“I fell in love with someone who I would have died for. And that’s like a real drug, isn’t it?” – Amy Winehouse

Amy’s death was one of those cultural events – like the passing of Whitney Houston and Ginger Spice fleeing the nest – where you turn to each other in conversation and ask, ‘Where were you when it happened?’

I was packing up my tiny room at university to come home for good after three years of partying, busying myself with being upset about the break up I was in the midst of, the prospect of graduating with no job and the fact that I was waving goodbye to my last dose of freedom. To make things worse, I had already taken my laptop home so only had the fat-stained kitchen radio to entertain me as I piled up boxes and packed away memories.

I was pulling down posters and half listening to Radio 1 when the music stopped. Amy Winehouse was dead.

I called out to my housemates about the news and one of them called back, ‘So what? She’s a crack whore.’

Well housemate, who I actually happen to love dearly, please watch this film. I think – in fact I know – that you and everyone else who took this view will change your minds. Casting aside the beehive which looks like a nightmare to maintain, the tattoos, drugs and celebrity status, she was just a 27 year old girl who couldn’t cope with the pressure of sky-rocketing to success. I’m not sure I could handle it either if i’m honest; my twenties have been tough enough without all the trimmings so I, no doubt, would have curled up into a ball and cried. Amy dealt with it in the only way she knew how: to self destruct.

I didn’t expect the film to tell me anything I didn’t know to be honest and I wasn’t sure how the making of it sat with me morally, but I needed a distraction last night and it came in the form of this. As I sat in my comfy chair however, with a share bag of Minstrels and a bottle of water, I couldn’t help but feel somewhat uncomfortable. Why were we all here? Why had we all bought tickets to this? To watch a young girl’s slow demise into death whilst eating sugary snacks? Basically, yes. It was a form of twisted entertainment to fill an otherwise empty Monday evening. Humans are strange, I thought.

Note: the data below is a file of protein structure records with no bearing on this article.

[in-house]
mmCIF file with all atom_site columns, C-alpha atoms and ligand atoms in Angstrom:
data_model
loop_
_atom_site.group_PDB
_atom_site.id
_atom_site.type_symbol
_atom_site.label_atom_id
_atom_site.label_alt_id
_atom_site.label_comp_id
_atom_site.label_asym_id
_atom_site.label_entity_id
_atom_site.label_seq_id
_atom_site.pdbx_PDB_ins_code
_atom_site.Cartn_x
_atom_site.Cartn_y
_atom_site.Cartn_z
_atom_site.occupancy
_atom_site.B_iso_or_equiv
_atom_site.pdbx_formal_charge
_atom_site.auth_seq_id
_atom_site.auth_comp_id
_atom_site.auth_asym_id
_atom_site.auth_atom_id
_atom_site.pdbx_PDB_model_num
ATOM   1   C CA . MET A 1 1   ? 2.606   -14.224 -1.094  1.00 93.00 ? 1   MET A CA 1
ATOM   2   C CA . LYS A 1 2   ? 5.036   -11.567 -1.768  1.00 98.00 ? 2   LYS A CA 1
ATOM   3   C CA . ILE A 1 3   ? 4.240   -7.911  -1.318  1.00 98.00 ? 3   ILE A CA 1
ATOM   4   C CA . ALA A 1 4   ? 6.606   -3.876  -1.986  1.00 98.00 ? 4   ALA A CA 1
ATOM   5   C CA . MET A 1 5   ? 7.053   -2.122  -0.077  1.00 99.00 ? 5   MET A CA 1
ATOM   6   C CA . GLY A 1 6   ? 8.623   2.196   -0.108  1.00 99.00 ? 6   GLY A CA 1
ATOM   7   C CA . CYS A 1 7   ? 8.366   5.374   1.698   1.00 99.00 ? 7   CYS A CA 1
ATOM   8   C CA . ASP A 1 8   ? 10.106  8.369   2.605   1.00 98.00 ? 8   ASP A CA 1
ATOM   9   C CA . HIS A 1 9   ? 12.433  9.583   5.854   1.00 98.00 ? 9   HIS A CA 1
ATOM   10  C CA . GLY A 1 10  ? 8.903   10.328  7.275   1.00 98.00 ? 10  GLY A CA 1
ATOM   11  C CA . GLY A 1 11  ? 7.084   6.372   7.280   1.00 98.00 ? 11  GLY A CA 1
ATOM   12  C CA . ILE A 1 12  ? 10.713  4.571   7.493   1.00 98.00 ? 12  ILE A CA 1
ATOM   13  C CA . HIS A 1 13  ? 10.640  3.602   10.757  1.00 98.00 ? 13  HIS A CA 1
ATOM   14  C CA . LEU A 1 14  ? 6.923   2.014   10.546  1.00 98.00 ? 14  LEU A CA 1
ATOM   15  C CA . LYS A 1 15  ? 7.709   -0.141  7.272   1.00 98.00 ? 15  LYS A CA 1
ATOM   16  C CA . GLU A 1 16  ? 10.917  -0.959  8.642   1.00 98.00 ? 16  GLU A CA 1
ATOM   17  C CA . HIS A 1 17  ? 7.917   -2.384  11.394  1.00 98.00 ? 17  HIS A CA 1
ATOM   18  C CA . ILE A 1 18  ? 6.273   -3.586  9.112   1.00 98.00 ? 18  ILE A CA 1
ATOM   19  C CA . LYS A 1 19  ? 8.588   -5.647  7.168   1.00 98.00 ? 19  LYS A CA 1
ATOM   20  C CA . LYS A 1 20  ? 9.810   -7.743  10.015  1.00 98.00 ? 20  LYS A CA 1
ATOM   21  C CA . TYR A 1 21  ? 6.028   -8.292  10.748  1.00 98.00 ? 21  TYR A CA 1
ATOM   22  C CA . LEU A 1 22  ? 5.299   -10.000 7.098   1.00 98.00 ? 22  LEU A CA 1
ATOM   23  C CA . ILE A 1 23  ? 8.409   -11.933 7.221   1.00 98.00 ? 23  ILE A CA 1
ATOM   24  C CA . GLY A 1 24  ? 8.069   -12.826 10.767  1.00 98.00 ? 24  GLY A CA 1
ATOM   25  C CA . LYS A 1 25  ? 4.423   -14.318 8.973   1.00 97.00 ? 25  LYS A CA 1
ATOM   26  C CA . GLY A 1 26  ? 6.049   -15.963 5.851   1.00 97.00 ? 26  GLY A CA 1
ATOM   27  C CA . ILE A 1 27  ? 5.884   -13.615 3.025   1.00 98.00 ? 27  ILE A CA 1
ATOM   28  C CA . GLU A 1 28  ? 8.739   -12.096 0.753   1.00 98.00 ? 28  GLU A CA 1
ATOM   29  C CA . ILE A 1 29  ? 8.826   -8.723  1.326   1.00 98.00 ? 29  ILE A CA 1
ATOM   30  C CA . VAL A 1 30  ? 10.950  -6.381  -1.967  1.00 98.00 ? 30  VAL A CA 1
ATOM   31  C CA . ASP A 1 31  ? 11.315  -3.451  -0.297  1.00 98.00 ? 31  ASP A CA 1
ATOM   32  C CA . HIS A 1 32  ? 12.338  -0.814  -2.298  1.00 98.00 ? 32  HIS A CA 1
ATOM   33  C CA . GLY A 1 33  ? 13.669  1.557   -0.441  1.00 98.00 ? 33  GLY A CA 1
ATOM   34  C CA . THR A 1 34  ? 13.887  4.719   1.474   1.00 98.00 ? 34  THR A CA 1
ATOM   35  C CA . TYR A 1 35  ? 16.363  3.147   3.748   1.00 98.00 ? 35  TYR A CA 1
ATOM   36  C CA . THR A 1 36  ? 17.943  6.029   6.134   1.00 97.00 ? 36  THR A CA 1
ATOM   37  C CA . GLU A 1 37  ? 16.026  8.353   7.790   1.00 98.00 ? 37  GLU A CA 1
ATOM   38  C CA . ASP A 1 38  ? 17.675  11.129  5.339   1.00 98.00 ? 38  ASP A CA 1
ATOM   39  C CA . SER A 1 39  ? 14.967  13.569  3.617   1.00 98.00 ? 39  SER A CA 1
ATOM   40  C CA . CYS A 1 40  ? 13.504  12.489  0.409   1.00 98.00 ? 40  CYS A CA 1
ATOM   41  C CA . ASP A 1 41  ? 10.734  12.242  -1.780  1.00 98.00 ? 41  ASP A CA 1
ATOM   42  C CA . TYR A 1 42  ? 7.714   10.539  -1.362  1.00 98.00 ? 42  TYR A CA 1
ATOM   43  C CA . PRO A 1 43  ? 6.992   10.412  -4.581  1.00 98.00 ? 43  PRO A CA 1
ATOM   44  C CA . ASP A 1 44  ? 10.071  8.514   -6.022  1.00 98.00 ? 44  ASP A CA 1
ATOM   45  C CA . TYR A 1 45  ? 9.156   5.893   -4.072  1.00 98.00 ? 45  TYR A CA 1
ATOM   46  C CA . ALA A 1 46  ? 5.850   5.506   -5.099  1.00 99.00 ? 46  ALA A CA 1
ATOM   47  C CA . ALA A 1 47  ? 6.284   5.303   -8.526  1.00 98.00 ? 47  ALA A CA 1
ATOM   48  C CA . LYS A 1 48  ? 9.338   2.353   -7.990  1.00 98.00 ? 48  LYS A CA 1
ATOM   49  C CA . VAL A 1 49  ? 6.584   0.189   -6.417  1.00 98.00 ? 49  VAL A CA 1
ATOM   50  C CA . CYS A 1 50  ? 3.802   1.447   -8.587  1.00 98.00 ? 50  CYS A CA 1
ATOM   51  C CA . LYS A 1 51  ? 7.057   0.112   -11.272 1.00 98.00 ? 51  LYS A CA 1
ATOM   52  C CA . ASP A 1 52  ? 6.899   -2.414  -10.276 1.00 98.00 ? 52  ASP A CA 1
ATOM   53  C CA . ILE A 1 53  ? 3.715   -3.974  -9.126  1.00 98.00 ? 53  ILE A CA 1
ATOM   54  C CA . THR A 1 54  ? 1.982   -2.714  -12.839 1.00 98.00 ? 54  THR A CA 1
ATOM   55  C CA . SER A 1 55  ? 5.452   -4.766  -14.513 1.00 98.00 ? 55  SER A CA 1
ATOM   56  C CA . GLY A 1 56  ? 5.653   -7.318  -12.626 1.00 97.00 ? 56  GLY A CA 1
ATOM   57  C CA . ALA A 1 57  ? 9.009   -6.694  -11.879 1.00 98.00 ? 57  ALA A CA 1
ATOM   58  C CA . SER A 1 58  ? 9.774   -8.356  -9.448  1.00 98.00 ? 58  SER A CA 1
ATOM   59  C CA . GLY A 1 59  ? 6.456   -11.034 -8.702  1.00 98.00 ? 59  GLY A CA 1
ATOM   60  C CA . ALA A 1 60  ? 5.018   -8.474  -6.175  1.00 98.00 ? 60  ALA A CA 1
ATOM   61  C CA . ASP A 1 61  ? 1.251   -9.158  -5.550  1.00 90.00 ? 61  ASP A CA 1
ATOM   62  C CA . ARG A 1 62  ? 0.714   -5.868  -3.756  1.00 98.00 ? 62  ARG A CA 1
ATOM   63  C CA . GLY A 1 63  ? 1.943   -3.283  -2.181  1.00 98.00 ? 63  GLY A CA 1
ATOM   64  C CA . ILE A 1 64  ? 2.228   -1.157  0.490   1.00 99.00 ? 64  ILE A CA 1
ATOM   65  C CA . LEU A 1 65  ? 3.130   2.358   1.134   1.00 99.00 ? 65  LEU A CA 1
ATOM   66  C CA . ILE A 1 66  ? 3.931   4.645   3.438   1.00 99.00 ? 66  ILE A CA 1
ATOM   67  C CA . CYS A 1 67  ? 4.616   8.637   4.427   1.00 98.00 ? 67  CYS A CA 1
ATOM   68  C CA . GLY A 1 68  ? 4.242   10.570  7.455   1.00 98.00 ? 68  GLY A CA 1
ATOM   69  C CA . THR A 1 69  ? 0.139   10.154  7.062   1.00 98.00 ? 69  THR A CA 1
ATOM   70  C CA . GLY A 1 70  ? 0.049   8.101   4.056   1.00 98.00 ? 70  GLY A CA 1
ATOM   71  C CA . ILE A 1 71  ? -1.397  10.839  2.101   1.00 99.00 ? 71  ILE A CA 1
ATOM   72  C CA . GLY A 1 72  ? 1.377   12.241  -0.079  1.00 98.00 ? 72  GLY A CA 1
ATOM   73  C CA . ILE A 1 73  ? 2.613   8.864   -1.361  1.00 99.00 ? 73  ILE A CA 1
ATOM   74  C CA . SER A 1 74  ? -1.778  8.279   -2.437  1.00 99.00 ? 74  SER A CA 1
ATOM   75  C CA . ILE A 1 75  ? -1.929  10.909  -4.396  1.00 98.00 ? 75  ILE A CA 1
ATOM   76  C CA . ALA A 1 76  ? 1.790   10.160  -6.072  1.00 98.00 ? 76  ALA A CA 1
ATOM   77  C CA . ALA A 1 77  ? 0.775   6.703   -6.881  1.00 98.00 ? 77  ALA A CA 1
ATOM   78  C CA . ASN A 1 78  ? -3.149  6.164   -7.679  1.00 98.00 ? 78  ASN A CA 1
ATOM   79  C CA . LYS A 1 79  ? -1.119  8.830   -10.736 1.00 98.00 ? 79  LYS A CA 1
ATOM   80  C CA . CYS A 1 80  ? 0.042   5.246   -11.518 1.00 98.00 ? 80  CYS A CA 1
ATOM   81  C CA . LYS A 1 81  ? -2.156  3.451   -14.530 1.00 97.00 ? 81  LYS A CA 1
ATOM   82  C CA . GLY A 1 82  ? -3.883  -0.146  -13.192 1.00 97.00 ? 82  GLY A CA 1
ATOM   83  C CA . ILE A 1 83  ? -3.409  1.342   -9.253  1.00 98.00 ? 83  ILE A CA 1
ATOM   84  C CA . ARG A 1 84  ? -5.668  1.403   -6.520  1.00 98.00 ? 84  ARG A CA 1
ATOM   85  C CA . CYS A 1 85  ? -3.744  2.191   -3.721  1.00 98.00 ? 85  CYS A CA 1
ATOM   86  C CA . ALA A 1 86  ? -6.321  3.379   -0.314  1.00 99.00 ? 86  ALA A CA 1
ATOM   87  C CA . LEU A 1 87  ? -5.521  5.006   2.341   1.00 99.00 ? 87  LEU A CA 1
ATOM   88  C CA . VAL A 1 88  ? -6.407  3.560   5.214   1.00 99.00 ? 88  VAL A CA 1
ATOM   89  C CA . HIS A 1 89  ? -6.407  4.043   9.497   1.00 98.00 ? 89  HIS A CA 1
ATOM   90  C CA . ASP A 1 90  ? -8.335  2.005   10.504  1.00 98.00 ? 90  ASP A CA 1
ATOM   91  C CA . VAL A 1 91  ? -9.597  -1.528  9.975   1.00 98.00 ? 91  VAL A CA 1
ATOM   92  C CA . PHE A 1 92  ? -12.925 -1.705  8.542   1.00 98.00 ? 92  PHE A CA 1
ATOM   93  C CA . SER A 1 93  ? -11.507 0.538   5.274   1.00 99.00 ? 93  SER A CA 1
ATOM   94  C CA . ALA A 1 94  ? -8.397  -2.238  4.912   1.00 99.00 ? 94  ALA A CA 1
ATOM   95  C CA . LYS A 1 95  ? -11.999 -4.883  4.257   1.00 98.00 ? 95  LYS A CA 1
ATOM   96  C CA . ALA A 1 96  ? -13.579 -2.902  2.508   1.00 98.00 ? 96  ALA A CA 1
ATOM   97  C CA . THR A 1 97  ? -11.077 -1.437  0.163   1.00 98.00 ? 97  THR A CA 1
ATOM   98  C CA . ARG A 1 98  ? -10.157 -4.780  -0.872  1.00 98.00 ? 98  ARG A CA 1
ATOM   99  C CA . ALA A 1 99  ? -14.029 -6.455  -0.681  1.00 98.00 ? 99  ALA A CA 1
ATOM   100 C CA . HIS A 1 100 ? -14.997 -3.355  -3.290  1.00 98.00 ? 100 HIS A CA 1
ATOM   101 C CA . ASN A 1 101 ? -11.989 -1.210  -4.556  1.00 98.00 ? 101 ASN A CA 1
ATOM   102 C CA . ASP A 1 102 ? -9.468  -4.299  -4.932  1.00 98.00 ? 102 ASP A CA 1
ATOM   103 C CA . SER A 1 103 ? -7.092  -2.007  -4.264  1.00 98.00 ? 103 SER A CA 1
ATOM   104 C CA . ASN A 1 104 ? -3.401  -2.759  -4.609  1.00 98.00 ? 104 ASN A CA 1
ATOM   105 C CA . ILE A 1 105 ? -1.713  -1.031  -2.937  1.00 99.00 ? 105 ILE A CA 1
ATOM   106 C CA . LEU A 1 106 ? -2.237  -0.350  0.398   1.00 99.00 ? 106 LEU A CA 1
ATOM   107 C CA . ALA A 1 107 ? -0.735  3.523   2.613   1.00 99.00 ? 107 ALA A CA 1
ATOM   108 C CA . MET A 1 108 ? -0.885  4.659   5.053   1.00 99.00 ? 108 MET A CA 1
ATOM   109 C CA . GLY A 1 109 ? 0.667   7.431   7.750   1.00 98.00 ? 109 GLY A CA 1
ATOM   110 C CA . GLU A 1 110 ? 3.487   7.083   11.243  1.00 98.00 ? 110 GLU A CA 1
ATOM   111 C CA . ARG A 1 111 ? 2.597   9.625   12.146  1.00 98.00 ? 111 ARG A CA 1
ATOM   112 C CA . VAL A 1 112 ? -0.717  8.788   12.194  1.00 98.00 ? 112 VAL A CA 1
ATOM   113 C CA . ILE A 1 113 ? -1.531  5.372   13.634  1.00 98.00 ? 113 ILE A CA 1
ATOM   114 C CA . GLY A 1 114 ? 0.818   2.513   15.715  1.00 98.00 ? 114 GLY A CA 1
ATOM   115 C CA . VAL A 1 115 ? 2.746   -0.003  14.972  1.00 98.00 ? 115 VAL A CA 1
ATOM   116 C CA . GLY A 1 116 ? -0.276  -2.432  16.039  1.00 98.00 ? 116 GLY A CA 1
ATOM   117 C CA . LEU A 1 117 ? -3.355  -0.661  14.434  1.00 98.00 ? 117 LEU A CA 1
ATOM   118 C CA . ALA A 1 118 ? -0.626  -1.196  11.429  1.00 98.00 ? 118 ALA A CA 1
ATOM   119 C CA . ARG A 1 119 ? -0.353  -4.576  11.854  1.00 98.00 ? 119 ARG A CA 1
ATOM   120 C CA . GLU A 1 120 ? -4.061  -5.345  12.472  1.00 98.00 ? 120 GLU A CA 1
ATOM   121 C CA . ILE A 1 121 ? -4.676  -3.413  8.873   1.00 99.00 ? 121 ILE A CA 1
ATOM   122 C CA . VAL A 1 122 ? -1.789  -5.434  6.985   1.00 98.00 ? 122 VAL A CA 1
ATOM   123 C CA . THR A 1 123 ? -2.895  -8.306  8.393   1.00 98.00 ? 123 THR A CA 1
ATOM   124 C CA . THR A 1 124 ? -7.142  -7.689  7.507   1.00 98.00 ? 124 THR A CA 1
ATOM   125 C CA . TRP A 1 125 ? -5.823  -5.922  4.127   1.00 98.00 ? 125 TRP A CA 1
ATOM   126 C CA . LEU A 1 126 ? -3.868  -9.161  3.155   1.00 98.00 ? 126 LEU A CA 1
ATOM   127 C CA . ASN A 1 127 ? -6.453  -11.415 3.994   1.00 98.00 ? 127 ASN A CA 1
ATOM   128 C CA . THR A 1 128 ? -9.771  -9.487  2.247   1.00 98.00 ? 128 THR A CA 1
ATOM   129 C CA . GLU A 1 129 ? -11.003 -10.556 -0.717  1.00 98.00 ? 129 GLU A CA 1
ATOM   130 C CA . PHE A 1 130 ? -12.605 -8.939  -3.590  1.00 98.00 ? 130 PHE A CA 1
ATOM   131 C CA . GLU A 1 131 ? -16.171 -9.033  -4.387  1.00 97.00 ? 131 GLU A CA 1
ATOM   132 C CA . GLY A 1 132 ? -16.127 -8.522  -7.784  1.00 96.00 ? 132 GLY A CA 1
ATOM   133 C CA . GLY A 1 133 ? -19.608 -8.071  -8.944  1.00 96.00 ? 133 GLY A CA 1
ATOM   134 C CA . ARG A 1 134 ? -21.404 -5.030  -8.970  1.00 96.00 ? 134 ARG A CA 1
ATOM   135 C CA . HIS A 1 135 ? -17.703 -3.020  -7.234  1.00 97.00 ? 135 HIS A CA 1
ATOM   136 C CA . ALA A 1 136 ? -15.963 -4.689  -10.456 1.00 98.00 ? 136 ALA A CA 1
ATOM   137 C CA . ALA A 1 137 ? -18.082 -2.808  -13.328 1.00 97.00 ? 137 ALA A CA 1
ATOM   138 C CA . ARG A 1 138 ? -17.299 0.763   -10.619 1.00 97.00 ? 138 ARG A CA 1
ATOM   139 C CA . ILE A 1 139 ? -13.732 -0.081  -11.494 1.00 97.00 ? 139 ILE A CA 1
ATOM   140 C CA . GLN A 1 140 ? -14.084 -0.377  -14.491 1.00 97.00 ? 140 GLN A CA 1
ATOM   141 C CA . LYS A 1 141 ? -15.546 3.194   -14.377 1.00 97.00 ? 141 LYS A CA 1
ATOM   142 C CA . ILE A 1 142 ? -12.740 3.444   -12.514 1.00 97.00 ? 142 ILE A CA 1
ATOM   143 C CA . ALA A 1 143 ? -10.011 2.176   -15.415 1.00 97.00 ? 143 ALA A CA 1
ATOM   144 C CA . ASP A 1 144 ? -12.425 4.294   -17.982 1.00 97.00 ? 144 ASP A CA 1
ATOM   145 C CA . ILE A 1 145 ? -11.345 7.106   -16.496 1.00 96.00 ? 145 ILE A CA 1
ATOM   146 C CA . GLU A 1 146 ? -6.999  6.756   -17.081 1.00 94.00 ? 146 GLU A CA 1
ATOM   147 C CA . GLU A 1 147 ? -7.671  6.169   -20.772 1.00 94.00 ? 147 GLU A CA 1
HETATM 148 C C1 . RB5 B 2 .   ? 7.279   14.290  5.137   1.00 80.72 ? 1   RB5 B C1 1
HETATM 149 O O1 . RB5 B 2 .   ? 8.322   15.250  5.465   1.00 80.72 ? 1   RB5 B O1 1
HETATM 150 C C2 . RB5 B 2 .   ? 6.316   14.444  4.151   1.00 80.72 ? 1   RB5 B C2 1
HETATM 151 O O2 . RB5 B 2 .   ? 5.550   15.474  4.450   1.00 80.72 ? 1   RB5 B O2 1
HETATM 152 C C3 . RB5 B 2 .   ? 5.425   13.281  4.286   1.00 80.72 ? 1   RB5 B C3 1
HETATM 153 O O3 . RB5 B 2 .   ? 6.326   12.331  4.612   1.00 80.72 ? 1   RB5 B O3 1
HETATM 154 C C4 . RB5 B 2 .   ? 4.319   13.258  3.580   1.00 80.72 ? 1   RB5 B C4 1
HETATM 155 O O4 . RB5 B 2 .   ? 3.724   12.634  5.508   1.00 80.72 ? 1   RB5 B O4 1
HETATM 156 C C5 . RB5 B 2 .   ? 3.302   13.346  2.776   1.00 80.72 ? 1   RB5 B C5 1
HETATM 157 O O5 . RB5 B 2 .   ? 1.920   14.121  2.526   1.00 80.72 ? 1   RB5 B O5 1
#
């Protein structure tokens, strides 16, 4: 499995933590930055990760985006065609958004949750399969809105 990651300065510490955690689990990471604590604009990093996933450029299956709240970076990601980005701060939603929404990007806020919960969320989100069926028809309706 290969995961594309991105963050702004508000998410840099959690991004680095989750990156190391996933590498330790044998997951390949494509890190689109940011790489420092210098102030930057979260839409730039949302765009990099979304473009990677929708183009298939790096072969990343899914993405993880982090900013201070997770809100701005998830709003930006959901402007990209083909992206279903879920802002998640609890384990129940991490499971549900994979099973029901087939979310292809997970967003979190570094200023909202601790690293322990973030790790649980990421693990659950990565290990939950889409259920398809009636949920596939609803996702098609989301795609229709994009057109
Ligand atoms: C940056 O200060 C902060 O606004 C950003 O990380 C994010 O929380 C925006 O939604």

But then, around three minutes in, I understood it. I got lost in her story. Her huge eyes. Her changing appearance. Her journey into drug addiction. Her wish to be left alone. The biopic wasn’t intended to flatter Amy, nor was it dishing out airs and graces in that wonderful, omniscient state of retrospect. It was simple, real and fair.

I was interested to see how Blake Fielder, her ex-husband, was going to be portrayed. I think we all were. In truth, it seemed as though she was a little bit obsessed with him, which is how love should be. Or at least how I think it should be. All-consuming. Can’t live without each other. So I wouldn’t blame Blake and I wouldn’t blame Amy. She just fell hard. Arguably a lot harder than him.

As for her family and friends, her dad doesn’t come off in the best light. Seeming to only rear his paternal head when money was involved or there was a camera watching, he missed all of the signs that his daughter was about to implode, despite them being crystal clear and staring him in the face for years. Her friends, on the other hand, were clearly dying to stop her dying.

But more than just satisfying my peanut crunching need to know about her personal life, the film taught me something important: it taught me about her very real influence on creative music.

And this is where I feel the need to apologise.

Although I have been a fan of Amy since the glory days of T4 on a Sunday morning, I questioned her status as a legend. I was led to believe that she didn’t write her own music and that her image stemmed from a dream that was constructed by Mark Ronson. Turns out, that information about her was wrong too. She wrote her own lyrics – or poetry as she called it –  drawn from a place of pain, obsession and love. And her image? A by-product of her environment. Or perhaps just another creative outlet. Either way, it was all her.

Her bodyguard said something in the film that has stuck with me: “This was someone who was trying to disappear.” And I believe it. Physically, she was trying to make herself smaller and smaller and mentally, she was taking whatever she could to escape the paparazzi and her own reality.

Well, Amy, you have your wish. You are gone now, but unfortunately, not forgotten.